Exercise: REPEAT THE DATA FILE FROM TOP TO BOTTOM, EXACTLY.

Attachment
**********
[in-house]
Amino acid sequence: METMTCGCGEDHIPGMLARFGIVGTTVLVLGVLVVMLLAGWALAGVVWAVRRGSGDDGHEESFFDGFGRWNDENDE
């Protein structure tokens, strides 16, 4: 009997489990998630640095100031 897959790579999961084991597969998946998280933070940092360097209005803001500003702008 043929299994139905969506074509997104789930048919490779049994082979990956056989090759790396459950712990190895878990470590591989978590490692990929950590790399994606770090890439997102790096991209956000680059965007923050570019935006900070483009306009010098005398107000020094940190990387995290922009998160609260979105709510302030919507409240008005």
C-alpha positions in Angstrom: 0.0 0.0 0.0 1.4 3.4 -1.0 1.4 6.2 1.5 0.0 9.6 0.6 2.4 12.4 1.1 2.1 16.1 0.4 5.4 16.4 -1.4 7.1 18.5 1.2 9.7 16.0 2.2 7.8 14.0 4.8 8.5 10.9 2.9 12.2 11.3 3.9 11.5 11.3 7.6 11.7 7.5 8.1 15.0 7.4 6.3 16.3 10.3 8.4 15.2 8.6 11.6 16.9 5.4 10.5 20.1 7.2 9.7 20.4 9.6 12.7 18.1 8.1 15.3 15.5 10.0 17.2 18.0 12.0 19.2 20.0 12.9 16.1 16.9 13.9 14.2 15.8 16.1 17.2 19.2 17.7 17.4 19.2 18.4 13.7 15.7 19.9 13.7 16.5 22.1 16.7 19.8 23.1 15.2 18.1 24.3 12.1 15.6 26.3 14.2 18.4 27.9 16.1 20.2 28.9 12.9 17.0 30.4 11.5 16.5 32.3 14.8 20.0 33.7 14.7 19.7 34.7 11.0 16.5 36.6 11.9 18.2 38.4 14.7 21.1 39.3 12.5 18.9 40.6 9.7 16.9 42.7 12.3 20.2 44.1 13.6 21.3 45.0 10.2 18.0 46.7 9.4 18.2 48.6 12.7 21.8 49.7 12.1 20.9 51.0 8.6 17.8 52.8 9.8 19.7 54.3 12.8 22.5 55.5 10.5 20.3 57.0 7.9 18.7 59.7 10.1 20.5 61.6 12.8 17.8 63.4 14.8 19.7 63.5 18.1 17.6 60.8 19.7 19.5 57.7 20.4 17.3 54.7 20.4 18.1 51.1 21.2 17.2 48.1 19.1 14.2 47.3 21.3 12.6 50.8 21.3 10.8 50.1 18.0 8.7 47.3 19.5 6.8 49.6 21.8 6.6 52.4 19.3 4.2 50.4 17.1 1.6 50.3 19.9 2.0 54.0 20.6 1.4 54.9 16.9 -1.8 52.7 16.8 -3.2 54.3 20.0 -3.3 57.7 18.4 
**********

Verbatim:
[in-house]
Amino acid sequence: METMTCGCGEDHIPGMLARFGIVGTTVLVLGVLVVMLLAGWALAGVVWAVRRGSGDDGHEESFFDGFGRWNDENDE
């Protein structure tokens, strides 16, 4: 009997489990998630640095100031 897959790579999961084991597969998946998280933070940092360097209005803001500003702008 043929299994139905969506074509997104789930048919490779049994082979990956056989090759790396459950712990190895878990470590591989978590490692990929950590790399994606770090890439997102790096991209956000680059965007923050570019935006900070483009306009010098005398107000020094940190990387995290922009998160609260979105709510302030919507409240008005």
C-alpha positions in Angstrom: 0.0 0.0 0.0 1.4 3.4 -1.0 1.4 6.2 1.5 0.0 9.6 0.6 2.4 12.4 1.1 2.1 16.1 0.4 5.4 16.4 -1.4 7.1 18.5 1.2 9.7 16.0 2.2 7.8 14.0 4.8 8.5 10.9 2.9 12.2 11.3 3.9 11.5 11.3 7.6 11.7 7.5 8.1 15.0 7.4 6.3 16.3 10.3 8.4 15.2 8.6 11.6 16.9 5.4 10.5 20.1 7.2 9.7 20.4 9.6 12.7 18.1 8.1 15.3 15.5 10.0 17.2 18.0 12.0 19.2 20.0 12.9 16.1 16.9 13.9 14.2 15.8 16.1 17.2 19.2 17.7 17.4 19.2 18.4 13.7 15.7 19.9 13.7 16.5 22.1 16.7 19.8 23.1 15.2 18.1 24.3 12.1 15.6 26.3 14.2 18.4 27.9 16.1 20.2 28.9 12.9 17.0 30.4 11.5 16.5 32.3 14.8 20.0 33.7 14.7 19.7 34.7 11.0 16.5 36.6 11.9 18.2 38.4 14.7 21.1 39.3 12.5 18.9 40.6 9.7 16.9 42.7 12.3 20.2 44.1 13.6 21.3 45.0 10.2 18.0 46.7 9.4 18.2 48.6 12.7 21.8 49.7 12.1 20.9 51.0 8.6 17.8 52.8 9.8 19.7 54.3 12.8 22.5 55.5 10.5 20.3 57.0 7.9 18.7 59.7 10.1 20.5 61.6 12.8 17.8 63.4 14.8 19.7 63.5 18.1 17.6 60.8 19.7 19.5 57.7 20.4 17.3 54.7 20.4 18.1 51.1 21.2 17.2 48.1 19.1 14.2 47.3 21.3 12.6 50.8 21.3 10.8 50.1 18.0 8.7 47.3 19.5 6.8 49.6 21.8 6.6 52.4 19.3 4.2 50.4 17.1 1.6 50.3 19.9 2.0 54.0 20.6 1.4 54.9 16.9 -1.8 52.7 16.8 -3.2 54.3 20.0 -3.3 57.7 18.4 